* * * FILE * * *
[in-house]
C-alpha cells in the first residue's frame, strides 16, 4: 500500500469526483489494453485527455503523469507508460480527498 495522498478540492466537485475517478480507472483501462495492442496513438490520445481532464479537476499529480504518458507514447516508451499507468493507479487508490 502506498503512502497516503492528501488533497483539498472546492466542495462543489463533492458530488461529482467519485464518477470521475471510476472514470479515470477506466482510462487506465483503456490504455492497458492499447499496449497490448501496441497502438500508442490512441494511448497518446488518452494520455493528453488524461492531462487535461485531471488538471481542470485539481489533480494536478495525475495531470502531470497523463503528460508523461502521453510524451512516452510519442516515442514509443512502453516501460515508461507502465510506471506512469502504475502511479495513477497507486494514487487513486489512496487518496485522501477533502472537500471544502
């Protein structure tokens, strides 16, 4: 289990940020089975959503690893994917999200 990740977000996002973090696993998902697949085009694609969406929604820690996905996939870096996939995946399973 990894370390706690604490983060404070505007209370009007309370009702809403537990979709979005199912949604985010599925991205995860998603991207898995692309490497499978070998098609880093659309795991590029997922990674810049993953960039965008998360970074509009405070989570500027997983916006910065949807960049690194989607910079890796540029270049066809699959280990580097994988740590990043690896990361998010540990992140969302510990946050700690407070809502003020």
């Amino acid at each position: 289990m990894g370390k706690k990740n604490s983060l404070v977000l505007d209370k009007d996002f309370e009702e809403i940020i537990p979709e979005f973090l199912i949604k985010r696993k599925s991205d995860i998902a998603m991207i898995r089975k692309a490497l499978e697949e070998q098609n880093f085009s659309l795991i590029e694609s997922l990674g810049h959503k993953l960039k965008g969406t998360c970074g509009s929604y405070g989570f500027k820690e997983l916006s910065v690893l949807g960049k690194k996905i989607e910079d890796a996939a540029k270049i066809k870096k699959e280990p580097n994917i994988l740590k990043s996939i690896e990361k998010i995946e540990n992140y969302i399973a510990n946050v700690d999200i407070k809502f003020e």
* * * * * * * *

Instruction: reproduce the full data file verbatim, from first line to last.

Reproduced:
[in-house]
C-alpha cells in the first residue's frame, strides 16, 4: 500500500469526483489494453485527455503523469507508460480527498 495522498478540492466537485475517478480507472483501462495492442496513438490520445481532464479537476499529480504518458507514447516508451499507468493507479487508490 502506498503512502497516503492528501488533497483539498472546492466542495462543489463533492458530488461529482467519485464518477470521475471510476472514470479515470477506466482510462487506465483503456490504455492497458492499447499496449497490448501496441497502438500508442490512441494511448497518446488518452494520455493528453488524461492531462487535461485531471488538471481542470485539481489533480494536478495525475495531470502531470497523463503528460508523461502521453510524451512516452510519442516515442514509443512502453516501460515508461507502465510506471506512469502504475502511479495513477497507486494514487487513486489512496487518496485522501477533502472537500471544502
């Protein structure tokens, strides 16, 4: 289990940020089975959503690893994917999200 990740977000996002973090696993998902697949085009694609969406929604820690996905996939870096996939995946399973 990894370390706690604490983060404070505007209370009007309370009702809403537990979709979005199912949604985010599925991205995860998603991207898995692309490497499978070998098609880093659309795991590029997922990674810049993953960039965008998360970074509009405070989570500027997983916006910065949807960049690194989607910079890796540029270049066809699959280990580097994988740590990043690896990361998010540990992140969302510990946050700690407070809502003020």
């Amino acid at each position: 289990m990894g370390k706690k990740n604490s983060l404070v977000l505007d209370k009007d996002f309370e009702e809403i940020i537990p979709e979005f973090l199912i949604k985010r696993k599925s991205d995860i998902a998603m991207i898995r089975k692309a490497l499978e697949e070998q098609n880093f085009s659309l795991i590029e694609s997922l990674g810049h959503k993953l960039k965008g969406t998360c970074g509009s929604y405070g989570f500027k820690e997983l916006s910065v690893l949807g960049k690194k996905i989607e910079d890796a996939a540029k270049i066809k870096k699959e280990p580097n994917i994988l740590k990043s996939i690896e990361k998010i995946e540990n992140y969302i399973a510990n946050v700690d999200i407070k809502f003020e």